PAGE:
When I learned there was an all-new game for a thirty-year-old console, I had to check it out – and Tanglewood would’ve been a worthy official release back in the Nineties.
The Mega Drive holds a special place in my heart. It was my first proper console, and I have two feelings very specifically associated with it: initial crushing disappointment when I unwrapped it one Christmas and discovered it wasn’t a PC, followed by wonder and joy as I popped in Sonic the Hedgehog, Golden Axe and Super Hang-On and realized it was, well, actually sort of better. Rose-tinted glasses and all that, yes, but those feelings are still rarely bettered by even my favourite of today’s games – and I still keep my Mega Drive permanently hooked up in my office.
Tanglewood is impressive for a few reasons. For one, the release is a truly indie venture: the bulk of the work is essentially a one-man project (though others have assisted with art and music), and has been created in the most authentic way possible: on scavenged original Sega devleopment tools from the era and programmed in raw 68000 assembly language. In the likes of Sonic Mania and Streets of Rage 4 we’re seeing a lot of retro Sega revivals, but this is an authentically-made throwback – and of course it has to be in order to run on the original hardware.
Authenticity is the name of the game, then, and in this Tanglewood is an impressive feat. It’s being released on an actual Mega Drive cartridge, but there’s also a version of the game on PC that even comes packaged with a Mega Drive ROM file so you can also play the game on the external MD/Genesis emulator of your choice. I’ve tested both versions – a physical cart and the Steam release – and found both to run well and in an era-appropriate manner.
Probably the most interesting thing about Tanglewood, however, is that it doesn’t really feel all that much like a Mega Drive game in terms of design. I tend to associate the Sega console with more bombastic, explosive, in-your-face games, while I consider the Super Nintendo the home of slower, more contemplative titles. Tanglewood is certainly the latter, a puzzle platformer that seems to delight in its mixture of an easy-going pace and a challenging difficulty.
At first you’re mostly worried about the platforming sections, taking Fox protagonist Nymn through a beautiful world while avoiding enemies and dangerous pitfalls. Slowly but surely you’re then faced with small puzzles to hold up your progress; you might need to find a way to incapacitate an enemy or move blocks in order to create a path, for instance. The controls are sometimes a little floaty for my tastes, though one also gets the impression this is by design to aid the game’s difficulty balancing.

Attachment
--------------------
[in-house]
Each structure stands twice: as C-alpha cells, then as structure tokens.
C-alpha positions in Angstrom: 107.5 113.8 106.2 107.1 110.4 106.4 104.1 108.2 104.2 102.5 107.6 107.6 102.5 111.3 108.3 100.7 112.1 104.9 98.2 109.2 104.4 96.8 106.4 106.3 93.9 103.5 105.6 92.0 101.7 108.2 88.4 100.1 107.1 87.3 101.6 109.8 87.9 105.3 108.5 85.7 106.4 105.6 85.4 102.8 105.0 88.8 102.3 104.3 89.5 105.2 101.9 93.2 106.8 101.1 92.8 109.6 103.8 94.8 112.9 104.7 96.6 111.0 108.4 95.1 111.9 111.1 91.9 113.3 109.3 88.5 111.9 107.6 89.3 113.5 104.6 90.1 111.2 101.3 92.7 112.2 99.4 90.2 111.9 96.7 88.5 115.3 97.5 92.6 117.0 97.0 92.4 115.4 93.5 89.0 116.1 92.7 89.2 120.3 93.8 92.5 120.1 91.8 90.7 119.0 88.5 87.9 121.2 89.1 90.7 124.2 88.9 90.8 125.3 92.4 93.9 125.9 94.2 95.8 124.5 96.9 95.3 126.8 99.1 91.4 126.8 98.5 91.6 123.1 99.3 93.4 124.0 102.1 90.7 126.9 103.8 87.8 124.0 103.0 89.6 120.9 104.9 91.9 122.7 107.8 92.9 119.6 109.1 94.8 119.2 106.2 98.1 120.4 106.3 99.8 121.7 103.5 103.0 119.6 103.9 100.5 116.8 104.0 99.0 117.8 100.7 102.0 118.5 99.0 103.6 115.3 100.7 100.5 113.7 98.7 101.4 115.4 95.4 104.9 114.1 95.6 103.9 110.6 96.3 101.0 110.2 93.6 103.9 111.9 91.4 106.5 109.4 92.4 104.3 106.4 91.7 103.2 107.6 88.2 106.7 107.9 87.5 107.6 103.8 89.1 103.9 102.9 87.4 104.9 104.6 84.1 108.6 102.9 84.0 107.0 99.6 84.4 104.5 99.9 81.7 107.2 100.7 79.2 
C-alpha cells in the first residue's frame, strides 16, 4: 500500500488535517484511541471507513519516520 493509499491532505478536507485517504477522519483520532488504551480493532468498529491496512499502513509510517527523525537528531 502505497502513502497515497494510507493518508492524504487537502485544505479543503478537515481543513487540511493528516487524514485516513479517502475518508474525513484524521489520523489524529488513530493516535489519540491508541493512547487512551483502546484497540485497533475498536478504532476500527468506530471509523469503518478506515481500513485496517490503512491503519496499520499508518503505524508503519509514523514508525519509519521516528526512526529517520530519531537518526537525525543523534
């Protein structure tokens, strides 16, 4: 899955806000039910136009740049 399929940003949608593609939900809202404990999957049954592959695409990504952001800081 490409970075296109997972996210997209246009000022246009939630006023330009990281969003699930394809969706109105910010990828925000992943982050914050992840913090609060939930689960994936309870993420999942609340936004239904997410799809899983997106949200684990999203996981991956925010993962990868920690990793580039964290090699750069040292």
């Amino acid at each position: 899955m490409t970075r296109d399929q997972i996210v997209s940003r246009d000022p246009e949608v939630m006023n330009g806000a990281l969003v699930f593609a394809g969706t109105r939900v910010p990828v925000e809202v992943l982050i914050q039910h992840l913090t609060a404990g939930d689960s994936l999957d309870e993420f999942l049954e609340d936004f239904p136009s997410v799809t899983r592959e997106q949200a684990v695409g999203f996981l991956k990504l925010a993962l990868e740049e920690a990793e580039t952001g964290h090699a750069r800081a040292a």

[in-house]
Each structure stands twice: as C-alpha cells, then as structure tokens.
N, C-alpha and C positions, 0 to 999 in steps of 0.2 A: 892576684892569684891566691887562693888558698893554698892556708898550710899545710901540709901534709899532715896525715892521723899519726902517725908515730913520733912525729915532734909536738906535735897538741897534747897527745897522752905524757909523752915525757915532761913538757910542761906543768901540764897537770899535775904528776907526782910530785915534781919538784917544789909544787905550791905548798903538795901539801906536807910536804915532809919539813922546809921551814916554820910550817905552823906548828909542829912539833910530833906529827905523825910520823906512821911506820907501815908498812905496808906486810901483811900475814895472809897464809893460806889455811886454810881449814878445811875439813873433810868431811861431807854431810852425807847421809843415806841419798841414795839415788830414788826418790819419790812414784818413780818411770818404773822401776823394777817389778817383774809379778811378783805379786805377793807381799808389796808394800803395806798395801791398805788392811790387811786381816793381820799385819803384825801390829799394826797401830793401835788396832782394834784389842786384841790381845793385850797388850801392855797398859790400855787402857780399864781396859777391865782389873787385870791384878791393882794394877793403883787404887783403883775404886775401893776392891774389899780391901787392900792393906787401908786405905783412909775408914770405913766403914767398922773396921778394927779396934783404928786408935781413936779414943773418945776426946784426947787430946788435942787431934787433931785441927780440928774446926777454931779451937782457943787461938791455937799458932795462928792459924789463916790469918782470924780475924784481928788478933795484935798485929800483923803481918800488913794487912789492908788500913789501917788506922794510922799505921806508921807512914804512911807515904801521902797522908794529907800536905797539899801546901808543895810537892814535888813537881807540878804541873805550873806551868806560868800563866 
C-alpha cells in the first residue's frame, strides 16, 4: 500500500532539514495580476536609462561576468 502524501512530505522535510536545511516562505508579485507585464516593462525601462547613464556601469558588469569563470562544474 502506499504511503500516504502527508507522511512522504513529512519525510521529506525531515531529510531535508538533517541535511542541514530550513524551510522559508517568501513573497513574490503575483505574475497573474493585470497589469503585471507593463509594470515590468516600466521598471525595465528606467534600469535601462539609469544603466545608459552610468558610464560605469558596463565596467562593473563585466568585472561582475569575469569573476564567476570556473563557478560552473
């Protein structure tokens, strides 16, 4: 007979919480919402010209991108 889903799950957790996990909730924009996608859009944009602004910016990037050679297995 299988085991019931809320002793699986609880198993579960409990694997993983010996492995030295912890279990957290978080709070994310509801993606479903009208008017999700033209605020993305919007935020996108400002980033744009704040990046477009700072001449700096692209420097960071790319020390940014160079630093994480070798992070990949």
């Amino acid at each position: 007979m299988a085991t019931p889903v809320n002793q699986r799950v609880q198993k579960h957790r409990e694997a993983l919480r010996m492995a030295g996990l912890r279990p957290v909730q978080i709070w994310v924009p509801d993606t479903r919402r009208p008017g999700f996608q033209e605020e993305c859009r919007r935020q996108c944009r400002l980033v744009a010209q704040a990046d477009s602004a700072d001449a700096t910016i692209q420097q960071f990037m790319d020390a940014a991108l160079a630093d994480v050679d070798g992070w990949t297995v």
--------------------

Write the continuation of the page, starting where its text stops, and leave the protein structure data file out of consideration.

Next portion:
Nymn is weak on his own, but some creatures out in the world can imbue him with powers that can allow you to perform other useful abilities that can either help you find alternative ways forward or open up the obvious path in front of you. These skills aren’t explained fully as you’d expect for a text-light 90s-style game, so it’s up to players to experiment. The puzzles never become truly stopped-in-your tracks challenging, but the pace of the game and the way the action switches gears back and forth makes for an entertaining experience.
This is really interesting as it ultimately provides a game that is fairly unique in my Mega Drive cart catalog. That’s a fascinating new wrinkle in this recent retro revival – that all-new games for these systems aren’t just used to stoke fuzzy feelings of nostalgic familiarity with games directly inspired by classics of the era, but also to create experiences for those systems that aren’t quite like anything the platform has seen before. Tanglewood feels right at home snug in that Mega Drive cartridge slot, and it has me wishing for a new, highly-accurate modern Mega Drive system in the vein of the Super NT.
All of this comes with caveats, of course – and it’s mostly related to those previously-mentioned rose-tinted spectacles. Most ‘retro revivals’ like Sonic Mania or the Sonic-inspired Freedom Planet look more like how we fondly remember 16-bit games looking rather than how they actually did. They employ tricks, techniques and a range of colour simply impossible on the original hardware: and so comparatively, one might easily consider Tanglewood as looking a little lacklustre – but by the standards of the day this would’ve been regarded as a good-looking game with some impressive technical touches. Now’s a good time to mention that the animation in this game is lovely, also.
The trend of new retro-styled revivals and sequels is now well established, but Tanglewood nevertheless feels like something unique. It feels apart from the other attempts in many ways – in its release method, its design and its sense of style. Perhaps the biggest compliment I can pay to it is this, however: its search for accuracy and authenticity and the gimmick of developing using original Mega Drive tools is entirely validated. As the Mega Drive turns thirty, it’s brilliant to see a new release – but more brilliant still to see one that could’ve fit right in and probably would’ve been a great success back in the Nineties.